In taking over Riggs National Corp., PNC Financial Services Group Inc. inherits a company that has underwhelmed Wall Street, fallen behind in serving customers and incited the wrath of Capitol Hill.
But Pittsburgh-based PNC also gains entry into one of the most lucrative banking markets in the country, where it hopes to turn the bank of presidents into a bank for average citizens and mom-and-pop stores, too.
"Riggs is a broken bank. This is not a company that you just acquire, throw your name on it, and be done with it," said Gerard S. Cassidy, managing director of RBC Capital Markets. "There's a lot of hard, heavy lifting that has to be done."
PNC is buying a bank with problems including out-of-date technology and continuing questions about its failure to prevent possible money laundering by embassy customers.
In a conference call with analysts yesterday, PNC's leadership said much will change when Riggs joins the PNC fold. Chief executive James E. Rohr said the turnover rate in Riggs management may be as high as 50 percent when PNC takes over. But he said PNC is up to the challenge of turning Riggs around and capitalizing on the company's foothold in what he described as "one of the most appealing, if not the most appealing, markets in the nation."
PNC has been moving aggressively to expand its retail business in recent years, and Rohr said PNC's menu of products for consumers and small businesses is a major selling point that will help it expand in the Washington region. Riggs long ignored broader consumer markets, Rohr said, choosing instead to focus on the capital's elite.
Rohr said Riggs plans to divest itself of most of its international and embassy business before the deal goes through. Those divisions got a lot of attention from Riggs management, but turned little profit in recent years. Now, they have become a major liability. Allegations that Riggs helped hide the fortune of former Chilean dictator Augusto Pinochet came in the wake of revelations that Riggs had flouted money-laundering rules in its handling of the accounts of foreign embassies, including those of Saudi Arabia and Equatorial Guinea. Earlier this year, Riggs was slapped with a $25 million fine.
Rohr said he expects that before PNC closes on the acquisition in the first quarter of 2005, regulators will already have uncovered any other possible improprieties at Riggs.
"We will be acquiring a clean company, to the best of our knowledge," Rohr said.
PNC also has had several clauses written into the deal that allow it to walk away in the event of further disclosures that result in "a material adverse change" before the closing date.
PNC is no stranger to run-ins with regulators. Last year the company reached an agreement with the Justice Department under which it agreed to pay $25 million in penalties and create a $90 million investor restitution fund to resolve regulatory problems resulting from its accounting of certain loans and investments in 2001.
In addition to reworking its accounting and paying the fine, PNC was required to get approval from the Federal Reserve for most major business decisions for more than a year. At the time, PNC was rumored to be a potential takeover target for larger companies looking to snap up the struggling bank.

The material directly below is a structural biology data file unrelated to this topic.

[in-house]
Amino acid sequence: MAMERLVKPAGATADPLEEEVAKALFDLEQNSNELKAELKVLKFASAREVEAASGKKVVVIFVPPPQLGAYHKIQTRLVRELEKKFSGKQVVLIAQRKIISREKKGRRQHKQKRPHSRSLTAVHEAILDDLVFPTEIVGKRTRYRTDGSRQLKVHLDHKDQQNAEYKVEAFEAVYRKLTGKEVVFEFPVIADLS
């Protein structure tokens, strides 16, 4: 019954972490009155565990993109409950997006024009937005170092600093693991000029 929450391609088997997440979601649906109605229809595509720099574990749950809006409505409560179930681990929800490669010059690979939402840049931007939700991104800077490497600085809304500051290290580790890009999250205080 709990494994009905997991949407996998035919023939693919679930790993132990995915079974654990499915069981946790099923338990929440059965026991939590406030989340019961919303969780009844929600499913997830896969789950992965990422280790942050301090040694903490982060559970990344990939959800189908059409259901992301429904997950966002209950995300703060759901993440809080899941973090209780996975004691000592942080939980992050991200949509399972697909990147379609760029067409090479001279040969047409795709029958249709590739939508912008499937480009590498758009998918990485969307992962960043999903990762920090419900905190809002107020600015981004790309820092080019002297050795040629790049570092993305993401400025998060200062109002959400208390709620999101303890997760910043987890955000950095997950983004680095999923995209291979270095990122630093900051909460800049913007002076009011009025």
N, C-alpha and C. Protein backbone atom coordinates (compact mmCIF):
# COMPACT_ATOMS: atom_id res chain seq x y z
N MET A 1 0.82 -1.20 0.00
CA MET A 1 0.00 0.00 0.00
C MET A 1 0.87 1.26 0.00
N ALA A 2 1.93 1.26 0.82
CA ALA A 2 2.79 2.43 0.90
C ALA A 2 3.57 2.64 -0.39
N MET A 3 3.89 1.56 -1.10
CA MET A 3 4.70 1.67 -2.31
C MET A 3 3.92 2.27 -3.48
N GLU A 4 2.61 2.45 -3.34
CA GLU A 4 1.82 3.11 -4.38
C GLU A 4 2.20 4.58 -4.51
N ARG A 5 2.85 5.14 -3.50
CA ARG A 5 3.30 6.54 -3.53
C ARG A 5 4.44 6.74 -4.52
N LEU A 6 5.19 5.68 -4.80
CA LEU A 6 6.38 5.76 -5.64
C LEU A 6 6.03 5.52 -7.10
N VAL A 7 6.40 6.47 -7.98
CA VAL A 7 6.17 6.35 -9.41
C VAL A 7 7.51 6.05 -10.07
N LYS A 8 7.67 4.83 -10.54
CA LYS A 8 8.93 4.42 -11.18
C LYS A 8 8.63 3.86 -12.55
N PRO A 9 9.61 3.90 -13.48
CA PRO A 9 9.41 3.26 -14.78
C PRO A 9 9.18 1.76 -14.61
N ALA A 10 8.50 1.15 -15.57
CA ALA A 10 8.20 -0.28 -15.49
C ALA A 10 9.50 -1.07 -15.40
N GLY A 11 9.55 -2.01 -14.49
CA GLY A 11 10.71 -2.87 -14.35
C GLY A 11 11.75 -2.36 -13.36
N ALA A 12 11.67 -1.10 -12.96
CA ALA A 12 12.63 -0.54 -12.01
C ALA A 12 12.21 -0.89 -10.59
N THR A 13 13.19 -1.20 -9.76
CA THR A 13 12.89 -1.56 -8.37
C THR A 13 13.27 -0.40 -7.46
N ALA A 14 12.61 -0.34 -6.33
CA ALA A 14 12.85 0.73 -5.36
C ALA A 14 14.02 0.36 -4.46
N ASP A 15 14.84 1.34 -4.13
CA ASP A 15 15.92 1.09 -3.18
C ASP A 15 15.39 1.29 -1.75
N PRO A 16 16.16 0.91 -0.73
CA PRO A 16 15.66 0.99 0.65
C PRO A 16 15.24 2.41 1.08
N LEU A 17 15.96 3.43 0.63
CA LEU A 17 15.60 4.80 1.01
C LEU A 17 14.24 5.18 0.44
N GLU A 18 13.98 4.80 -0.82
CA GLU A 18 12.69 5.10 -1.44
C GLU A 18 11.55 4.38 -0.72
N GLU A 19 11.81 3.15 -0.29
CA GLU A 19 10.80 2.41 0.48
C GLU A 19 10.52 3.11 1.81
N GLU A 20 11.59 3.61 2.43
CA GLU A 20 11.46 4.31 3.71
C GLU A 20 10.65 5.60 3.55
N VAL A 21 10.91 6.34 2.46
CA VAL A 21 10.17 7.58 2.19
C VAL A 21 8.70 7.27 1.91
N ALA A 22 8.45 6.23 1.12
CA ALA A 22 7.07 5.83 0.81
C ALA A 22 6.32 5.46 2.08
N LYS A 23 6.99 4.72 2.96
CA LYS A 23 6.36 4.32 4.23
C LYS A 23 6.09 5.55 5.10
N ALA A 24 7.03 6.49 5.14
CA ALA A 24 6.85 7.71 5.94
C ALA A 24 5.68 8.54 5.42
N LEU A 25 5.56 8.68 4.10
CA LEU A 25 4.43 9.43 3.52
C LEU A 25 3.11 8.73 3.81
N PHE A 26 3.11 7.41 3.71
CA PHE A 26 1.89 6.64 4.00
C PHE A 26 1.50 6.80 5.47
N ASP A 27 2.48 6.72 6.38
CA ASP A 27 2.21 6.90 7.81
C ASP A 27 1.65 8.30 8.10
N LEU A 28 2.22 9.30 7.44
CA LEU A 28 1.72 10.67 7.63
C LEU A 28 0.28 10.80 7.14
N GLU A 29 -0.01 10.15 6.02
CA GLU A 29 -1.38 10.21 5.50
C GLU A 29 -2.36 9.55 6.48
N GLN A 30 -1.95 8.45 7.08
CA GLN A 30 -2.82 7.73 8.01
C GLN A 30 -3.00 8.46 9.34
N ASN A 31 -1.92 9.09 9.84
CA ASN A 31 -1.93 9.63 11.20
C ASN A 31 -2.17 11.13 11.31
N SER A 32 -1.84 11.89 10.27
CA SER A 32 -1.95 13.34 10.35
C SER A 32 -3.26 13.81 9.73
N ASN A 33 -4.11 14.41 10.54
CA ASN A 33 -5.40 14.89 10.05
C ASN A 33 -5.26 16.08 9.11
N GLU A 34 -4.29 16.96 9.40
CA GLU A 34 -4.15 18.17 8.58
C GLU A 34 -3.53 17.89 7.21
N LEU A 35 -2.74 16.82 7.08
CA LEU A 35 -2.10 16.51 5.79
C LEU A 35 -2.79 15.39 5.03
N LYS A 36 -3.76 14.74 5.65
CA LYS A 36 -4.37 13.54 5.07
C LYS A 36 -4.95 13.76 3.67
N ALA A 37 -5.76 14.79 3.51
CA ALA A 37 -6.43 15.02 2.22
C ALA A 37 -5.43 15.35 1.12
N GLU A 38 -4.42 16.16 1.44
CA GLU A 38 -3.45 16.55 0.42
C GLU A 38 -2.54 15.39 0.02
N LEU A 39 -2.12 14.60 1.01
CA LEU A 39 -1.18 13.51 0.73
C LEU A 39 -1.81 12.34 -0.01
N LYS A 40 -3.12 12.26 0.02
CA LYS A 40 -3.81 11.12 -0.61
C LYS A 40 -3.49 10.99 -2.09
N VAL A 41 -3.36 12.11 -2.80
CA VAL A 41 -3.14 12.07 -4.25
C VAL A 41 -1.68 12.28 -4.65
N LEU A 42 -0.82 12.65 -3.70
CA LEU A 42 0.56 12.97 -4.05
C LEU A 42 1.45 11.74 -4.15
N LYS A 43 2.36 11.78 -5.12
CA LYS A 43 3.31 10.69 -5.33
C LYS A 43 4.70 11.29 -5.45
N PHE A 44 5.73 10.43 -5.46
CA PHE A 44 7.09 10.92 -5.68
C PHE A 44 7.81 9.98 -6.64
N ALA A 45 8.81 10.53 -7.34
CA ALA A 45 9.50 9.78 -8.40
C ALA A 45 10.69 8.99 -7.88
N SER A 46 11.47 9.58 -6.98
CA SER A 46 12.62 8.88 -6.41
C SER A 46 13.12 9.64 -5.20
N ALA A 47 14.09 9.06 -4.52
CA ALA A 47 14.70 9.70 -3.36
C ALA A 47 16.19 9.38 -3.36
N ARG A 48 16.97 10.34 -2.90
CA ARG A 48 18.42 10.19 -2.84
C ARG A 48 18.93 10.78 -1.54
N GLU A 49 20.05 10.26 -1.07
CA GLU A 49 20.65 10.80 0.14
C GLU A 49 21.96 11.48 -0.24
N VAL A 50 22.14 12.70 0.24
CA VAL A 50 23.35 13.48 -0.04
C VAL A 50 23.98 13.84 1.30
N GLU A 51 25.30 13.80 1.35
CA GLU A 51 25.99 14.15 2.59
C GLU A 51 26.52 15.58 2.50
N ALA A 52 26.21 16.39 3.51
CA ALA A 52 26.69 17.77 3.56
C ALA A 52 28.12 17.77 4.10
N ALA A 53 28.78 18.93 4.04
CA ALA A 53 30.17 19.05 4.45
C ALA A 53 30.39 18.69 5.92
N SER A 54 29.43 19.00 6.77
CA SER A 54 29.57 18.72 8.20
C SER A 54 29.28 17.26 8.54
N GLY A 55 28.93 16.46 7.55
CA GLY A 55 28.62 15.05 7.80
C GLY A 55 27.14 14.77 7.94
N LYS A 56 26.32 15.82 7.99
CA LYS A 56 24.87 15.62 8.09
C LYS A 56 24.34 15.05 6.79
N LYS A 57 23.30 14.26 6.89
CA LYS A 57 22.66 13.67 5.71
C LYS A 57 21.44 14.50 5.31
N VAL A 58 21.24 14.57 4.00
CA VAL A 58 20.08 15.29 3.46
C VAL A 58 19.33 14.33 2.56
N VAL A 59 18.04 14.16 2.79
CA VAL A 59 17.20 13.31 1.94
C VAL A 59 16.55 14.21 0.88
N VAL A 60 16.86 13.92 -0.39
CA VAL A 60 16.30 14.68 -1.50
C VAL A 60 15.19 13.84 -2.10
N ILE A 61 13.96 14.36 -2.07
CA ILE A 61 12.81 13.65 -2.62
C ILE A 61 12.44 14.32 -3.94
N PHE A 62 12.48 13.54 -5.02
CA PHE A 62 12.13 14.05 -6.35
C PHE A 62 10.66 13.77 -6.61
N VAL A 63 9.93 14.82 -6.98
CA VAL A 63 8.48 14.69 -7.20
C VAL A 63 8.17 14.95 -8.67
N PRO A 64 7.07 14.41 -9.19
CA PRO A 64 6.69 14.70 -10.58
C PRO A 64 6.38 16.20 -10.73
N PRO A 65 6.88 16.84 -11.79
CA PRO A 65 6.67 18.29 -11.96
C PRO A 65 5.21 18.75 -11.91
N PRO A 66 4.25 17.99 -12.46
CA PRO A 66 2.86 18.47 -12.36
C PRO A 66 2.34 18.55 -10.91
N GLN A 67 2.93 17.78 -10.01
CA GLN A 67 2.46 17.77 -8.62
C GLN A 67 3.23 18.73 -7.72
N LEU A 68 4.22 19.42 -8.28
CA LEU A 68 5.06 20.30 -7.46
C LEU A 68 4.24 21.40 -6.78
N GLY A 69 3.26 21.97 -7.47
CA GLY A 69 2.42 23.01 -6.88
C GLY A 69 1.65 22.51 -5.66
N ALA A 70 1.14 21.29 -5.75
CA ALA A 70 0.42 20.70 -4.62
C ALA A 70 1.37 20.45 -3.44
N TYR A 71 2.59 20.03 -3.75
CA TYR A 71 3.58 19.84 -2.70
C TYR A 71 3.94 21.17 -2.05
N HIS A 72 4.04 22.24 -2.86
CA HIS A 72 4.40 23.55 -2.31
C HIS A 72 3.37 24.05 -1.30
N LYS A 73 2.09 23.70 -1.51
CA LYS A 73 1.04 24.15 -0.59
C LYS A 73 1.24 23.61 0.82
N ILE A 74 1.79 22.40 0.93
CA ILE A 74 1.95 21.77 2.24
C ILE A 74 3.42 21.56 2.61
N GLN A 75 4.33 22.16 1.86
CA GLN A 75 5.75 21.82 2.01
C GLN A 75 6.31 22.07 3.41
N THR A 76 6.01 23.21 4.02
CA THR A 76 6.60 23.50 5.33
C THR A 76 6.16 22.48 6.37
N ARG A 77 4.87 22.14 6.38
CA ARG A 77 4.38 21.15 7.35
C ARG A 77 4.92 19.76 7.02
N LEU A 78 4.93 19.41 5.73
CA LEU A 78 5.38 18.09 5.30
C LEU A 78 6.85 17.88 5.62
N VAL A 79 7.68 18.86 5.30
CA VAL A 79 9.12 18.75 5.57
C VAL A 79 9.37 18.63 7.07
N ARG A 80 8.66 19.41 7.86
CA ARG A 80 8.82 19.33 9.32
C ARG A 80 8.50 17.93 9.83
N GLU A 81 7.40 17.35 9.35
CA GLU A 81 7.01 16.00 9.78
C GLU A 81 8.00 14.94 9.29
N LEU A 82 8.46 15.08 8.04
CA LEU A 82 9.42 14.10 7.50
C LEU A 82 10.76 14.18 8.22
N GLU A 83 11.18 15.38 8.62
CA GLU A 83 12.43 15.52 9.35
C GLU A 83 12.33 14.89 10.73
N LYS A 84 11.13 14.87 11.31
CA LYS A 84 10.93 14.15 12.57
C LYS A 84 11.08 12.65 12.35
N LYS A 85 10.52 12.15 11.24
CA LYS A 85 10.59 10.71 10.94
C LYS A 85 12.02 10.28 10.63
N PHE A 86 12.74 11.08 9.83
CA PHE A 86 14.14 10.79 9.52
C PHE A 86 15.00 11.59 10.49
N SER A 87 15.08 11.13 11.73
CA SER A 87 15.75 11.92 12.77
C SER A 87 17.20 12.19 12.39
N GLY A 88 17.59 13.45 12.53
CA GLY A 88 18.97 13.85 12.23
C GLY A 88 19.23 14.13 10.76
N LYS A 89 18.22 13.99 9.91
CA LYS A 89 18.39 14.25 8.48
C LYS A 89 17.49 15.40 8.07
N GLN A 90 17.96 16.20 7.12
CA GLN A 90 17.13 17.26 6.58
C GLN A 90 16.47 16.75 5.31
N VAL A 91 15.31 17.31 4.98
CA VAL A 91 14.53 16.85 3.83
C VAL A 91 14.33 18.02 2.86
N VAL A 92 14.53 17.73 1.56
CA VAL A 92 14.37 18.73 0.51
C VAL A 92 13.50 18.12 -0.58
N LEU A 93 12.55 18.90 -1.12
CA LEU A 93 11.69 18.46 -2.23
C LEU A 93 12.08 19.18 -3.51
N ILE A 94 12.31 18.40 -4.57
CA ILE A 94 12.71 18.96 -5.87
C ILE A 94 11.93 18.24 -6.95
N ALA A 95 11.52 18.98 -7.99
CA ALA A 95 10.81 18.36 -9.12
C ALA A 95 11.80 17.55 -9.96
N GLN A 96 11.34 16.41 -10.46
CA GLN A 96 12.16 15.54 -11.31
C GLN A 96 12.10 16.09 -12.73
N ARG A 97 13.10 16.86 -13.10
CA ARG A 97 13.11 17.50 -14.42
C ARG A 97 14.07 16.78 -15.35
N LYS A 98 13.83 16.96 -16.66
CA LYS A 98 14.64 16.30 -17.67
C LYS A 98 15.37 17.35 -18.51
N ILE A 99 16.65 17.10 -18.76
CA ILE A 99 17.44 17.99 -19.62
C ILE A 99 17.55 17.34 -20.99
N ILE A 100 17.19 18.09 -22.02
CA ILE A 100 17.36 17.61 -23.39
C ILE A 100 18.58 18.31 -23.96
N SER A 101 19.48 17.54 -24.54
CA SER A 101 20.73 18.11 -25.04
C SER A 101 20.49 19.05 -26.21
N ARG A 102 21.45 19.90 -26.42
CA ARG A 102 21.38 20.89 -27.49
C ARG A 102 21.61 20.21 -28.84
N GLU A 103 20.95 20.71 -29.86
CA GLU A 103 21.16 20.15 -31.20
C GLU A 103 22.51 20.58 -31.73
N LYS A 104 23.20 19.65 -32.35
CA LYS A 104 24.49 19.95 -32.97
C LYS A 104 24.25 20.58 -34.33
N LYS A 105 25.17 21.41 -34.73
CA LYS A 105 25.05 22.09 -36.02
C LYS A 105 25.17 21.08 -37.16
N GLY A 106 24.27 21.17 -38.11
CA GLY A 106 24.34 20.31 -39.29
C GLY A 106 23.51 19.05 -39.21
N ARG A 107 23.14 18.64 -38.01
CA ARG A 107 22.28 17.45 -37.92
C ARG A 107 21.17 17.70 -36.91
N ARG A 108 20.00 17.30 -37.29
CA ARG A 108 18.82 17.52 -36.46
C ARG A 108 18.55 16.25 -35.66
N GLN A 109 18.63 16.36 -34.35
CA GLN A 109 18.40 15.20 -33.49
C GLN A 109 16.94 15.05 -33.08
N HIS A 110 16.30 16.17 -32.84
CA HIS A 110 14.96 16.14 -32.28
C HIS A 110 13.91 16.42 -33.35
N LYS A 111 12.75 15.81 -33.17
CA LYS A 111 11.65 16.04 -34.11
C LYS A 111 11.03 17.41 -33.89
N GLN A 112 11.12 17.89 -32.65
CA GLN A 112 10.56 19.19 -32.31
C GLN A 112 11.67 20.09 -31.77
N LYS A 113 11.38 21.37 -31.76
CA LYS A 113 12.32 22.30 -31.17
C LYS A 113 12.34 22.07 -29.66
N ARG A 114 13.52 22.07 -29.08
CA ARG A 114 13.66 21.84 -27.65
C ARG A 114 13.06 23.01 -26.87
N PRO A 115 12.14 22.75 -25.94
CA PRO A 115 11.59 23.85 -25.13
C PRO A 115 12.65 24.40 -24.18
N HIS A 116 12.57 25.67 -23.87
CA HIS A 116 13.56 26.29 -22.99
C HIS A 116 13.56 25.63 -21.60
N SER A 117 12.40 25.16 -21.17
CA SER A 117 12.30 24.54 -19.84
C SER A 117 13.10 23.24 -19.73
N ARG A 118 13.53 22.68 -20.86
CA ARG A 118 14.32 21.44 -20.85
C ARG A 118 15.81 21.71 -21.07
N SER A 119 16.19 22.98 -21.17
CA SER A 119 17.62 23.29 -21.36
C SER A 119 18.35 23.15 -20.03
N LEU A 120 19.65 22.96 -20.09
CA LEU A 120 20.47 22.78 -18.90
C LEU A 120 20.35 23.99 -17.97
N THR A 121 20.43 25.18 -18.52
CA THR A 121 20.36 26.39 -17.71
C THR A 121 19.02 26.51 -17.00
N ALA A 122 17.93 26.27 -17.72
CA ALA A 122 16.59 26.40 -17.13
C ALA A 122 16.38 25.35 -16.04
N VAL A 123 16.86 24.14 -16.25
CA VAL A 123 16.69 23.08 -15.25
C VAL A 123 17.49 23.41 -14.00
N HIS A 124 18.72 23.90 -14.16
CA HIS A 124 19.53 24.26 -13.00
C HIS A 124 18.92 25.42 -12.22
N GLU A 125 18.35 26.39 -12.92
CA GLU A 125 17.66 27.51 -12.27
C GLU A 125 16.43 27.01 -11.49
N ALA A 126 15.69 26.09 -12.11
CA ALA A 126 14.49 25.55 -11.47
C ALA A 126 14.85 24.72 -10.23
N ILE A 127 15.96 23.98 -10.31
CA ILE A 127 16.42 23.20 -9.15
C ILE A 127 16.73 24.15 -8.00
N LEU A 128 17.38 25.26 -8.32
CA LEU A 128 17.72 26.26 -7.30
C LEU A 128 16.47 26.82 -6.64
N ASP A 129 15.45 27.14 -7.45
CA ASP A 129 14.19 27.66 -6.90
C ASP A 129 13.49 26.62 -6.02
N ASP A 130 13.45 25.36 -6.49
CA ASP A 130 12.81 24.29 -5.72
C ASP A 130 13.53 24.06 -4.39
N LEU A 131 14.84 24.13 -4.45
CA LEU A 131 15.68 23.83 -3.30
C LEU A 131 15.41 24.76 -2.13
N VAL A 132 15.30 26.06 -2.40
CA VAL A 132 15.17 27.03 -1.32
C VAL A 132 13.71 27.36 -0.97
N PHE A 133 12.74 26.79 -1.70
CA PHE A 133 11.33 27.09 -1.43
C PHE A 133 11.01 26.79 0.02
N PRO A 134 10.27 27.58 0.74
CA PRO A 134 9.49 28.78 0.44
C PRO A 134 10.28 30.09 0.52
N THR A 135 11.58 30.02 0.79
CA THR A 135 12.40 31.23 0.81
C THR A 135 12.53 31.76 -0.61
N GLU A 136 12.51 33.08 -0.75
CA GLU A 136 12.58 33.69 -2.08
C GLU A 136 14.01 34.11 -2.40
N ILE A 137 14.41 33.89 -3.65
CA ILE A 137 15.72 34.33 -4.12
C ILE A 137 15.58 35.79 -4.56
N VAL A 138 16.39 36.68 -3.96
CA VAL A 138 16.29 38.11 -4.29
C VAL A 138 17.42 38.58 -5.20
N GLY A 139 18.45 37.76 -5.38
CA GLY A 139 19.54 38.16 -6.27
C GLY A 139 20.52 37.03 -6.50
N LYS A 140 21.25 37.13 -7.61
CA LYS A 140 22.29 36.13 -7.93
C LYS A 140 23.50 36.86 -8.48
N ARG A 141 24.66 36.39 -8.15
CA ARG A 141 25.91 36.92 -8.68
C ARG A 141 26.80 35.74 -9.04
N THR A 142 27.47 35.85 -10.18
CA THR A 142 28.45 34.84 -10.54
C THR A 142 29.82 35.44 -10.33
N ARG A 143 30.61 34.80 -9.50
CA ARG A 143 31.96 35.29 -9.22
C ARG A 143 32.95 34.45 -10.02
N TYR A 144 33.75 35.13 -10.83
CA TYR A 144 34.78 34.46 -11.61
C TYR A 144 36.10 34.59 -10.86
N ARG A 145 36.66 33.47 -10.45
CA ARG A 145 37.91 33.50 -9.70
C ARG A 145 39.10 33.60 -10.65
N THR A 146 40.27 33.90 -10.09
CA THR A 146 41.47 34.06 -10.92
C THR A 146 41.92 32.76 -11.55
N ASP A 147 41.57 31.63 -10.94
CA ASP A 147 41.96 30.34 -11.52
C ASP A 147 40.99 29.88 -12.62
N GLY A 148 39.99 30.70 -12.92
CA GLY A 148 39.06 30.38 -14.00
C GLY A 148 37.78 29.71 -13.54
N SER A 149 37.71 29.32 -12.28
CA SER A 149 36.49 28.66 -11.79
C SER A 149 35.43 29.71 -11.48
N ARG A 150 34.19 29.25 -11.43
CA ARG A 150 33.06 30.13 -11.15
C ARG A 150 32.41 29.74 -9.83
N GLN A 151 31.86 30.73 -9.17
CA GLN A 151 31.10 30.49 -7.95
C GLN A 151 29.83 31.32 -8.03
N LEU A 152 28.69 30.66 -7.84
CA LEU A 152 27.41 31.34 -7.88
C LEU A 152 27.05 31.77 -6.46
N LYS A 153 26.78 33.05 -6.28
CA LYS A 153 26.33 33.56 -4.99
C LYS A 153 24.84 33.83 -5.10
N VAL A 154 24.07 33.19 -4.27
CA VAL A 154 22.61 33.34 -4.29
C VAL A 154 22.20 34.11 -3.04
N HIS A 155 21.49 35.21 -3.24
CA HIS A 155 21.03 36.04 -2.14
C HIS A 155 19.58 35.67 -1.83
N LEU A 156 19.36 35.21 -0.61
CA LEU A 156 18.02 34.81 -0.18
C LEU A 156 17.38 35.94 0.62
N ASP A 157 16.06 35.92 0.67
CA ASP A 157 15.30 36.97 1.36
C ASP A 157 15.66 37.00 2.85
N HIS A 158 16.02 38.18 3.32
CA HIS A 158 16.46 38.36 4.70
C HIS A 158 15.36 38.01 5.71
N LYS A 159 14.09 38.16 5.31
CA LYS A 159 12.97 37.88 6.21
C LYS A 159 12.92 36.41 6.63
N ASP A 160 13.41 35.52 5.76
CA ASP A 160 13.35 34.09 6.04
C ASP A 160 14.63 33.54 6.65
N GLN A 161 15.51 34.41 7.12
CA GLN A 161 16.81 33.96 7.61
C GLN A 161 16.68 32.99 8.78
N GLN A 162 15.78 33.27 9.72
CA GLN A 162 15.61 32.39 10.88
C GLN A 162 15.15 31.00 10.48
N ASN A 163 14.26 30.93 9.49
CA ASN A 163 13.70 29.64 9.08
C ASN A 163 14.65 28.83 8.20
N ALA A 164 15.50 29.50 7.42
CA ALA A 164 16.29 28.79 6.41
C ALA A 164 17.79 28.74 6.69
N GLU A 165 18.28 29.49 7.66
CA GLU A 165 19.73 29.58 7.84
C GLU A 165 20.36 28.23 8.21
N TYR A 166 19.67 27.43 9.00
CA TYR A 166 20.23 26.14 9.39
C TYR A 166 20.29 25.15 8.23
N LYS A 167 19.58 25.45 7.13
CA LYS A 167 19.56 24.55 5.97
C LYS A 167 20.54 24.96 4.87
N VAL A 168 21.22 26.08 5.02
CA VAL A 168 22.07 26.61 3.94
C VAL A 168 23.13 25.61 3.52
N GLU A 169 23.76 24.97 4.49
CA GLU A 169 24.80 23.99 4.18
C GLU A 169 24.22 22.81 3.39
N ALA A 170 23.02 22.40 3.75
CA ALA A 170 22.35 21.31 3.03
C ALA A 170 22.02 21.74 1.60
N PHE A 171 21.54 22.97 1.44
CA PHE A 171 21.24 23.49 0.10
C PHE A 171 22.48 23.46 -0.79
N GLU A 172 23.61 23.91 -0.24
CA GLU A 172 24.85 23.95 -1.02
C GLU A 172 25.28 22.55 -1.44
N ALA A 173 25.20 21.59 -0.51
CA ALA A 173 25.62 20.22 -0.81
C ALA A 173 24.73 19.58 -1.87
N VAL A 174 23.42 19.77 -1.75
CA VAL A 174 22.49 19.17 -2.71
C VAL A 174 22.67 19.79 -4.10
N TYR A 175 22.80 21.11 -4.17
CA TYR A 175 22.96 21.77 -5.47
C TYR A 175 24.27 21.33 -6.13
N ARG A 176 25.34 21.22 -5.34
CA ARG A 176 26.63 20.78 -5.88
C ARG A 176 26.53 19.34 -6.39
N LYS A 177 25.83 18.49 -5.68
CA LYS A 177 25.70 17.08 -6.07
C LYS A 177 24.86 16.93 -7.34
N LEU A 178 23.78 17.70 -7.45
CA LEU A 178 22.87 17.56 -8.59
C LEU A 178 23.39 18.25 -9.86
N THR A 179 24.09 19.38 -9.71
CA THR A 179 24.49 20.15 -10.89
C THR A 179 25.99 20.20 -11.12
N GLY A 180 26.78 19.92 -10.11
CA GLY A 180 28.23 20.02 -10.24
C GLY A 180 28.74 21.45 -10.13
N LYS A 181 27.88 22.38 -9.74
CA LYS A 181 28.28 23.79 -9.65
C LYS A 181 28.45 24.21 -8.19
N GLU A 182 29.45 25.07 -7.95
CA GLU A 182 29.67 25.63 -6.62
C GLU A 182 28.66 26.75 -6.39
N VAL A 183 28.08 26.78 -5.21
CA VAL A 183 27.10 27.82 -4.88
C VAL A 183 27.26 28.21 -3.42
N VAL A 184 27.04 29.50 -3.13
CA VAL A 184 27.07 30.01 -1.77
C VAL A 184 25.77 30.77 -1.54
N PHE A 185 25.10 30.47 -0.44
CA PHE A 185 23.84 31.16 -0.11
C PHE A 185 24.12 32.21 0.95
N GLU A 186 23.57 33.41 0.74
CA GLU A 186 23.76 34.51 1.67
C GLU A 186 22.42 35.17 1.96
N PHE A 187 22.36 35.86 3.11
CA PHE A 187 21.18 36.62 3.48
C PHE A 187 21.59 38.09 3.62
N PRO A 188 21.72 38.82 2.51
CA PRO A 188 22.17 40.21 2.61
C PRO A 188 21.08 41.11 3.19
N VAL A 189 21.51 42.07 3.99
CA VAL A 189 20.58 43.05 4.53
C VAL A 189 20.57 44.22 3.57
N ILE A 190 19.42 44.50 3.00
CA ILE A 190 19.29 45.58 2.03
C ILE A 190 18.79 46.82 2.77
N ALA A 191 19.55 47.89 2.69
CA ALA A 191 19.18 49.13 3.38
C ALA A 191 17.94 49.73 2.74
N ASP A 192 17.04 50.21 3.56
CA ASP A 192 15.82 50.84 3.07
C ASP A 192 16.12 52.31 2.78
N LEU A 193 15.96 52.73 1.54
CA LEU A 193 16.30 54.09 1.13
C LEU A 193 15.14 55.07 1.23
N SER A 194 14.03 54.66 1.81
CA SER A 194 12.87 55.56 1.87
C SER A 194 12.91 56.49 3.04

But since then, analysts say, PNC has made major changes and revived its fortunes.
"They got clobbered. But they learned their lesson," Cassidy said.
Cassidy said PNC is seen by regulators as an example of how a company can transform itself from bad boy to model citizen.
Still, not everyone thought the merger of two companies with recent regulatory troubles is a good thing. Richard X. Bove, managing director of Hoefer & Arnett Inc., said that given PNC's own problems, he is surprised the bank would be willing to take on another company that faces potential legal and monetary penalties. "I don't think they're really clear about what they're doing here. I think it's a terrible mistake," he said.
The Riggs purchase marked the second major acquisition by PNC in less than a year. Last year it acquired United National Bancorp of New Jersey. And PNC has let it be known that it is on the prowl for opportunities to grow. PNC had $74.1 billion in assets as of March 31 and consumer and business banking branches in Pennsylvania, New Jersey, Delaware, Ohio, Kentucky and Indiana.
Like Riggs, PNC has a long history, though its roots in blue-collar Pittsburgh stand in stark contrast to Riggs's background among ambassadors, members of Congress and presidents in the nation's capital. PNC dates its birth to 1852 with the founding of the Pittsburgh Trust and Savings Co., which subsequently merged with other banks and expanded with the iron, steel, glass and coal industries. The modern PNC came into being in 1982 when Pittsburgh National Corp. joined forces with Provident National Corp. in what was then the largest bank merger in U.S. history.
By buying Riggs, PNC hopes to go head-to-head against larger competitors such as Bank of America Corp. and Wachovia Corp. for dominance in one of the nation's most affluent markets. When the deal is complete, PNC will install its name on Riggs's 51 branches. It will also go forward with Riggs's existing plan to add 30 branches over the next three years, many in Northern Virginia and Southern Maryland.
Although Riggs has been trying of late to improve its status among average customers, its technology and range of product offerings has lagged behind those of other banks. PNC will have a chance at a fresh start with a brand that is new to most area residents.
"It adds to the competition for the retail and small business customers, and that might help pricing and customer service," said Claire M. Percarpio, a banking industry analyst with Janney Montgomery Scott LLC. "Of course, it was a competitive market already."